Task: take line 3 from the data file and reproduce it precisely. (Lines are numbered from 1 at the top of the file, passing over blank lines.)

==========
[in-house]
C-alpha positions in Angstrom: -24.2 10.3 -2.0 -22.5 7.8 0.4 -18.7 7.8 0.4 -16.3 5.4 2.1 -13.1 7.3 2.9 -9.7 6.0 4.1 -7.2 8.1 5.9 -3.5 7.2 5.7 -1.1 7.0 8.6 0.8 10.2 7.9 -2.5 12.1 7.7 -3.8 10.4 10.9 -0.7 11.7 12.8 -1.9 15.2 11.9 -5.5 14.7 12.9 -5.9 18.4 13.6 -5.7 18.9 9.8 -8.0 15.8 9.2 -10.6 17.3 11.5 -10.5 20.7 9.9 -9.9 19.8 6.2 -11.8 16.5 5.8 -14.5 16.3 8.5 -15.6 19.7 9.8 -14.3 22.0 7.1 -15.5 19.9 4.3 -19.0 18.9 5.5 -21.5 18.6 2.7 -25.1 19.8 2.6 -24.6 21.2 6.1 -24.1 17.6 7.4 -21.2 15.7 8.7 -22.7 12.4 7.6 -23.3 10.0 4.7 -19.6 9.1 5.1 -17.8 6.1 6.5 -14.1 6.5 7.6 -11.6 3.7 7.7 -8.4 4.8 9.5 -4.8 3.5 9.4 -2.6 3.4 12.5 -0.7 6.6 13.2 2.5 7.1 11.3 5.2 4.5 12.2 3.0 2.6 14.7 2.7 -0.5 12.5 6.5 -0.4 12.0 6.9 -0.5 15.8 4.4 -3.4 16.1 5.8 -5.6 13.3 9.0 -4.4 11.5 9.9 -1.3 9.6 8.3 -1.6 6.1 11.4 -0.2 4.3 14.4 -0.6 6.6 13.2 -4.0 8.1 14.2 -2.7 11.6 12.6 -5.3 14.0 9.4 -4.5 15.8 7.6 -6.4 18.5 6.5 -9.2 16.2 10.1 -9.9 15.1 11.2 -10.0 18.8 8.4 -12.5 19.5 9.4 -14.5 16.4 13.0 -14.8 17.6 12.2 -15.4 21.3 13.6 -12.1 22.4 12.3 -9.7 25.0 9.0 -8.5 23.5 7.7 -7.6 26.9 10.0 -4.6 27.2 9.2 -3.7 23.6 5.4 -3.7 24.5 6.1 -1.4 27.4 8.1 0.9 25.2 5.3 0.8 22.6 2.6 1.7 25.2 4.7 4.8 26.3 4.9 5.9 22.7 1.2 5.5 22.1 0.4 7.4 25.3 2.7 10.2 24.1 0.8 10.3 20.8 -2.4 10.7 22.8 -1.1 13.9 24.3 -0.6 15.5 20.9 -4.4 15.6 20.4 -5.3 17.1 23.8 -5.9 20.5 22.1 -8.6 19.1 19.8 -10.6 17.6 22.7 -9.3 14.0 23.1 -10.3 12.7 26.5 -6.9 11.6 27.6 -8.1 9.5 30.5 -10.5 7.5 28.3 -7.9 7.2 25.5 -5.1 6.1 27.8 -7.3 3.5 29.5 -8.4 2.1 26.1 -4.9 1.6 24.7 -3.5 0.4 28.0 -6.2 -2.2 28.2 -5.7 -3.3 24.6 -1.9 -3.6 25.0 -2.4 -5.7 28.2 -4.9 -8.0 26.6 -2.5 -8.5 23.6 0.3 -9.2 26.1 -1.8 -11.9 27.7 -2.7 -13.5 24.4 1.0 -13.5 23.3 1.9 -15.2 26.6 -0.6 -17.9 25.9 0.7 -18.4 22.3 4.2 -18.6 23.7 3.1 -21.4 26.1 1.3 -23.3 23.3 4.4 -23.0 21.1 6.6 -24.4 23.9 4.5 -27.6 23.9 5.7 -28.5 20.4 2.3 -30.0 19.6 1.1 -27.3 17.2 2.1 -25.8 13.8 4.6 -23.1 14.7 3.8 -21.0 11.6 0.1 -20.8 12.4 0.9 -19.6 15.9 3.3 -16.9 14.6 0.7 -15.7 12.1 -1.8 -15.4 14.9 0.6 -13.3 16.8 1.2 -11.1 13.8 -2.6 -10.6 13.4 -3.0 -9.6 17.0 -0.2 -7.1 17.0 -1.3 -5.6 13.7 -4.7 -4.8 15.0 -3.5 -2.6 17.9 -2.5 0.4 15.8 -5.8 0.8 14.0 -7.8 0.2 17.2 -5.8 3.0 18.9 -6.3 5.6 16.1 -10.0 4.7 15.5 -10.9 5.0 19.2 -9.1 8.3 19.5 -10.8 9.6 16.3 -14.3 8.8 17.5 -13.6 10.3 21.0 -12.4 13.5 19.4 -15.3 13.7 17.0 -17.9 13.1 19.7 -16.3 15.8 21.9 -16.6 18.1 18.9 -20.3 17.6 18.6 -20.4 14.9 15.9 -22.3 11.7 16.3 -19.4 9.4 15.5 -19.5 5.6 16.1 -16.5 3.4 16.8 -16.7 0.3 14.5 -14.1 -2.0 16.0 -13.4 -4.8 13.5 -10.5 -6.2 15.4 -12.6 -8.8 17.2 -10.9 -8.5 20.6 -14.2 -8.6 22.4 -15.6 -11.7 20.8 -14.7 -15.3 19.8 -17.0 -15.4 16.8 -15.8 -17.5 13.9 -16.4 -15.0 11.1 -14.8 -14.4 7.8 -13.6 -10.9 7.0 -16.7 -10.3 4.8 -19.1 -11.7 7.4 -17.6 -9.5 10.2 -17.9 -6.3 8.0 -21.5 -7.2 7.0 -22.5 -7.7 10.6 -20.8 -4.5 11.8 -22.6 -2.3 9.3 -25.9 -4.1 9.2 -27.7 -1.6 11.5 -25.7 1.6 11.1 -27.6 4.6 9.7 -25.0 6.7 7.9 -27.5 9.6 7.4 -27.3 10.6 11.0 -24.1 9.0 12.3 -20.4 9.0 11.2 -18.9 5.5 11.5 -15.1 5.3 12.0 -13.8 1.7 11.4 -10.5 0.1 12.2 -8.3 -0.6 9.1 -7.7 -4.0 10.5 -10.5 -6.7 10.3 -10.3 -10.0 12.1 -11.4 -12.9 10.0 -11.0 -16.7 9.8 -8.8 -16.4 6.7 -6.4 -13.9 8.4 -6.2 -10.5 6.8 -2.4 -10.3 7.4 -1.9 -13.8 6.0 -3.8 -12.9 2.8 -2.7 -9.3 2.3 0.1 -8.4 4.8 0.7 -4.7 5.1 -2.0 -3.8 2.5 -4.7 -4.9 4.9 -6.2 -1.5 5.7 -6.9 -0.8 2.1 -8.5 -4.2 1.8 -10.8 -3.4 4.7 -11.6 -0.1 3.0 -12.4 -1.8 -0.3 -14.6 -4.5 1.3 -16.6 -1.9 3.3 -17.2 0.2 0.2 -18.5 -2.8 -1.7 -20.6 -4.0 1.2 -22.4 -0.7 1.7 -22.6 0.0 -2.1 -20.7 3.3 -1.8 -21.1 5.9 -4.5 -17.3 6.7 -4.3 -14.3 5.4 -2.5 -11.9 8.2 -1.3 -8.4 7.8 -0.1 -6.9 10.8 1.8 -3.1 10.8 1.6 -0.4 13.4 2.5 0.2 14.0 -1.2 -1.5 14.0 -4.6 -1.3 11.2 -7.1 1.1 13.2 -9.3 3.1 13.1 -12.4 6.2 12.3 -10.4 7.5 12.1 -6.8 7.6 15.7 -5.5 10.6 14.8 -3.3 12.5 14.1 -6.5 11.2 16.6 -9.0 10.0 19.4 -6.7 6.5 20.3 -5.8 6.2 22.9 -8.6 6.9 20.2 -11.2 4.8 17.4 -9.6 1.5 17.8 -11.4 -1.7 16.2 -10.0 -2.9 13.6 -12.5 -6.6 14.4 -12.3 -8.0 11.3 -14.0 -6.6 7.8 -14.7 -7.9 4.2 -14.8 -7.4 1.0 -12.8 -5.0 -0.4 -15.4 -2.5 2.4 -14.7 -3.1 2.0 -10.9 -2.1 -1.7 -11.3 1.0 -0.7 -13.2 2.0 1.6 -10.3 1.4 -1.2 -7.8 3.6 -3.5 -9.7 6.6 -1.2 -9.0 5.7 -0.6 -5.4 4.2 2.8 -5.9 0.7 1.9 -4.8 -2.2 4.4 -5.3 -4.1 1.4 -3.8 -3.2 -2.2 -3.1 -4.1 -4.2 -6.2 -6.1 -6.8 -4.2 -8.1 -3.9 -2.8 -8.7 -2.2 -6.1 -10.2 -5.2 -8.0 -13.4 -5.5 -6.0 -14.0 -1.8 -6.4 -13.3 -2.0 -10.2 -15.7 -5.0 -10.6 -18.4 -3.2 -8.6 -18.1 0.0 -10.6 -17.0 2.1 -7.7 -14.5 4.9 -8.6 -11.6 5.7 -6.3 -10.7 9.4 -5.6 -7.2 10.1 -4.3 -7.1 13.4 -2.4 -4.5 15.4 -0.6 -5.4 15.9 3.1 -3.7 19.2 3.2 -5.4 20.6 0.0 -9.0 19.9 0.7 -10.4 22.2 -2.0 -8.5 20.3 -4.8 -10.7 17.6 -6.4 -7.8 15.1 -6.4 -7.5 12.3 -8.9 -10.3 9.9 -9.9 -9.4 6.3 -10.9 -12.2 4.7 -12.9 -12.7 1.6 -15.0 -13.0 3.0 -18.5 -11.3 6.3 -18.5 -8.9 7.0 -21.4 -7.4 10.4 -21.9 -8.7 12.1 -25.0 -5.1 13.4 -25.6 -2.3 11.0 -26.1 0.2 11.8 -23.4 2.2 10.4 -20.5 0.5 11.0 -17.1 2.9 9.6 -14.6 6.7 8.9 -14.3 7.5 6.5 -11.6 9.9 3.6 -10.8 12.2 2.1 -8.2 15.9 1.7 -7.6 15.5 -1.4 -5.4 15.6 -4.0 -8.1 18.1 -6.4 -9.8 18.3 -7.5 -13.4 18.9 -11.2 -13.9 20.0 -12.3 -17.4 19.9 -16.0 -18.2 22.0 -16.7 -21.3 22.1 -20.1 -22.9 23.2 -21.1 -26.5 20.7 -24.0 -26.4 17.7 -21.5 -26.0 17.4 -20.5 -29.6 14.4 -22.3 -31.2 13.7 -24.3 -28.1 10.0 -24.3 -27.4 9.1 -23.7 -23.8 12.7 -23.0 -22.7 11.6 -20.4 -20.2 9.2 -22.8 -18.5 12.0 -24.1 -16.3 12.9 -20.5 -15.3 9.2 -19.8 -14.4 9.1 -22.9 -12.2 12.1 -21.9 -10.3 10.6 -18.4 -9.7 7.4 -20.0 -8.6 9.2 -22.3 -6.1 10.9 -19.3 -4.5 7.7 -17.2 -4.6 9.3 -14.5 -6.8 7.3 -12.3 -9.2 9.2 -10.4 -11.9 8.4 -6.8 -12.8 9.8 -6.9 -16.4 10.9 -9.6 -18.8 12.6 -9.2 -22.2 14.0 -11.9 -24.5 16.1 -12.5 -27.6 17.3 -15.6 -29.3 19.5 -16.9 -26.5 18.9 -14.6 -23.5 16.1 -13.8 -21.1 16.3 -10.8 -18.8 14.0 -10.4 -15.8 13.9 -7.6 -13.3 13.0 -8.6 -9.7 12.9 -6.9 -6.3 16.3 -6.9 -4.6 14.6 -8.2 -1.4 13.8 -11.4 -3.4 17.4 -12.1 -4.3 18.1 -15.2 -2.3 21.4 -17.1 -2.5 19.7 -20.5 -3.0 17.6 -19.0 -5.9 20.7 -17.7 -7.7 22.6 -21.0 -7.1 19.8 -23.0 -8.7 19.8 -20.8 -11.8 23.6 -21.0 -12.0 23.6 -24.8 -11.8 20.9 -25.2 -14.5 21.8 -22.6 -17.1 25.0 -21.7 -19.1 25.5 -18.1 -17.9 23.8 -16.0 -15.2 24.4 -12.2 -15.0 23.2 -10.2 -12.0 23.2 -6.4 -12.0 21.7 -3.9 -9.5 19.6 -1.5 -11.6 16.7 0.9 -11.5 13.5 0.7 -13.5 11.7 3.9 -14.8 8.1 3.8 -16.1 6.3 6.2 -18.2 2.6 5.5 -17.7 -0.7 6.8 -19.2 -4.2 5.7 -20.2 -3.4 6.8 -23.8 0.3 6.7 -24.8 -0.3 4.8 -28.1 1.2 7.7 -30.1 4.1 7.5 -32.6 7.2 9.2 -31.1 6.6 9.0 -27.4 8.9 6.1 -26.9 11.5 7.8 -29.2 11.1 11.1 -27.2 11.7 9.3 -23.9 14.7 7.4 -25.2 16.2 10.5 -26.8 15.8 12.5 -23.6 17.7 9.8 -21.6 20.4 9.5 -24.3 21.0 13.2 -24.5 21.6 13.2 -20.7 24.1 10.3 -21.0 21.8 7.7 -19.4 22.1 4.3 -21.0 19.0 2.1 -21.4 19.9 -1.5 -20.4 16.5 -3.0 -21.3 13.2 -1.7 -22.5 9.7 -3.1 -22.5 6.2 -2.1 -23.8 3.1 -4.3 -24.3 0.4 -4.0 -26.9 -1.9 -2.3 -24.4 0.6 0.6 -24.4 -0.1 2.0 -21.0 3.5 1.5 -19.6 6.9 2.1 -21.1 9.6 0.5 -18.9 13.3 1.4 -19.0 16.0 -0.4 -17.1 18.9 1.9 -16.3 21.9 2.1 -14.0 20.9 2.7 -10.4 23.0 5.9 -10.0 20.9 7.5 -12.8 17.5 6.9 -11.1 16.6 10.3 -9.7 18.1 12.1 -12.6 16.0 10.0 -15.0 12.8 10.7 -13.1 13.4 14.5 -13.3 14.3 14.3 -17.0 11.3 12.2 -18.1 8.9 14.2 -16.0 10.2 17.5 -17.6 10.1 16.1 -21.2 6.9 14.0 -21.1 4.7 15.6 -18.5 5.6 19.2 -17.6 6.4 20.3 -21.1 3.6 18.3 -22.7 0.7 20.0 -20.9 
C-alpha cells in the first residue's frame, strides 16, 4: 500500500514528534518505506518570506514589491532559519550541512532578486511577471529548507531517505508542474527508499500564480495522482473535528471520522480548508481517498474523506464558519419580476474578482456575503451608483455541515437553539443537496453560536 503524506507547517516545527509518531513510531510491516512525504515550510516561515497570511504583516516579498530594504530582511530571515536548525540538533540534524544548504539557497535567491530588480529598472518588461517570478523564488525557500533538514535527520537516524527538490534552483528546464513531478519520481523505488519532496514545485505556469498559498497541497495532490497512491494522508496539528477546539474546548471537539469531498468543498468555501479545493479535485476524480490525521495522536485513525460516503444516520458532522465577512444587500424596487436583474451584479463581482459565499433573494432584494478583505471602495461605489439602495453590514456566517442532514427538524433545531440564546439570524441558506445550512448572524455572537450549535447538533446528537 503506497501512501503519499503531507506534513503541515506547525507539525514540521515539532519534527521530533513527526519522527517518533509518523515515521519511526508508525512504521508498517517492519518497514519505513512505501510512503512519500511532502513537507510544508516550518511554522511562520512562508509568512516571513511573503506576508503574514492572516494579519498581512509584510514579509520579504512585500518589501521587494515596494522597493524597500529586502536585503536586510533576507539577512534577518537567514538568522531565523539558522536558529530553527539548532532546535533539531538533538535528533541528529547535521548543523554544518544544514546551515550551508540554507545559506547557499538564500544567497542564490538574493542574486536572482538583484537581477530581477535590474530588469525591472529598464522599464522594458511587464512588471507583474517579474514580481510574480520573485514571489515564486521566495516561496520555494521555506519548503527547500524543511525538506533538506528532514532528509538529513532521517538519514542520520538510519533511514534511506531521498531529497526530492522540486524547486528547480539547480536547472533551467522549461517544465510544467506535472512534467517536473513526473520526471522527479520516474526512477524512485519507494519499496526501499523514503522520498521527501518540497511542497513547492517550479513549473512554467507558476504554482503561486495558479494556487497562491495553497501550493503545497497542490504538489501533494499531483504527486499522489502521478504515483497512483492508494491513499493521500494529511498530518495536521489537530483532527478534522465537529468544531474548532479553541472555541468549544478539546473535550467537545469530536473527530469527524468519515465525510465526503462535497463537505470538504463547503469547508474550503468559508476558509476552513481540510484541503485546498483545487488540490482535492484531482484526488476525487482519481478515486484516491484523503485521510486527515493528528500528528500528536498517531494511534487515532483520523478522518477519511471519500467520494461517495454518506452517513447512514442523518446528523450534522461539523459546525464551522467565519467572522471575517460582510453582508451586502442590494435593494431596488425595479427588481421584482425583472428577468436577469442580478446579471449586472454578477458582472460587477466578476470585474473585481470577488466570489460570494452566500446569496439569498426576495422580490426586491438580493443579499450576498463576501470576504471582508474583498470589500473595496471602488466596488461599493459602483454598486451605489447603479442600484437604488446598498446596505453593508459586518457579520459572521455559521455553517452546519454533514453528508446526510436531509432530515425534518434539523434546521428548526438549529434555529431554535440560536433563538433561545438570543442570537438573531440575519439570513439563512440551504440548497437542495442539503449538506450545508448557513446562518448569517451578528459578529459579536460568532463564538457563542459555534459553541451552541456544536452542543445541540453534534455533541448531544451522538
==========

C-alpha cells in the first residue's frame, strides 16, 4: 500500500514528534518505506518570506514589491532559519550541512532578486511577471529548507531517505508542474527508499500564480495522482473535528471520522480548508481517498474523506464558519419580476474578482456575503451608483455541515437553539443537496453560536 503524506507547517516545527509518531513510531510491516512525504515550510516561515497570511504583516516579498530594504530582511530571515536548525540538533540534524544548504539557497535567491530588480529598472518588461517570478523564488525557500533538514535527520537516524527538490534552483528546464513531478519520481523505488519532496514545485505556469498559498497541497495532490497512491494522508496539528477546539474546548471537539469531498468543498468555501479545493479535485476524480490525521495522536485513525460516503444516520458532522465577512444587500424596487436583474451584479463581482459565499433573494432584494478583505471602495461605489439602495453590514456566517442532514427538524433545531440564546439570524441558506445550512448572524455572537450549535447538533446528537 503506497501512501503519499503531507506534513503541515506547525507539525514540521515539532519534527521530533513527526519522527517518533509518523515515521519511526508508525512504521508498517517492519518497514519505513512505501510512503512519500511532502513537507510544508516550518511554522511562520512562508509568512516571513511573503506576508503574514492572516494579519498581512509584510514579509520579504512585500518589501521587494515596494522597493524597500529586502536585503536586510533576507539577512534577518537567514538568522531565523539558522536558529530553527539548532532546535533539531538533538535528533541528529547535521548543523554544518544544514546551515550551508540554507545559506547557499538564500544567497542564490538574493542574486536572482538583484537581477530581477535590474530588469525591472529598464522599464522594458511587464512588471507583474517579474514580481510574480520573485514571489515564486521566495516561496520555494521555506519548503527547500524543511525538506533538506528532514532528509538529513532521517538519514542520520538510519533511514534511506531521498531529497526530492522540486524547486528547480539547480536547472533551467522549461517544465510544467506535472512534467517536473513526473520526471522527479520516474526512477524512485519507494519499496526501499523514503522520498521527501518540497511542497513547492517550479513549473512554467507558476504554482503561486495558479494556487497562491495553497501550493503545497497542490504538489501533494499531483504527486499522489502521478504515483497512483492508494491513499493521500494529511498530518495536521489537530483532527478534522465537529468544531474548532479553541472555541468549544478539546473535550467537545469530536473527530469527524468519515465525510465526503462535497463537505470538504463547503469547508474550503468559508476558509476552513481540510484541503485546498483545487488540490482535492484531482484526488476525487482519481478515486484516491484523503485521510486527515493528528500528528500528536498517531494511534487515532483520523478522518477519511471519500467520494461517495454518506452517513447512514442523518446528523450534522461539523459546525464551522467565519467572522471575517460582510453582508451586502442590494435593494431596488425595479427588481421584482425583472428577468436577469442580478446579471449586472454578477458582472460587477466578476470585474473585481470577488466570489460570494452566500446569496439569498426576495422580490426586491438580493443579499450576498463576501470576504471582508474583498470589500473595496471602488466596488461599493459602483454598486451605489447603479442600484437604488446598498446596505453593508459586518457579520459572521455559521455553517452546519454533514453528508446526510436531509432530515425534518434539523434546521428548526438549529434555529431554535440560536433563538433561545438570543442570537438573531440575519439570513439563512440551504440548497437542495442539503449538506450545508448557513446562518448569517451578528459578529459579536460568532463564538457563542459555534459553541451552541456544536452542543445541540453534534455533541448531544451522538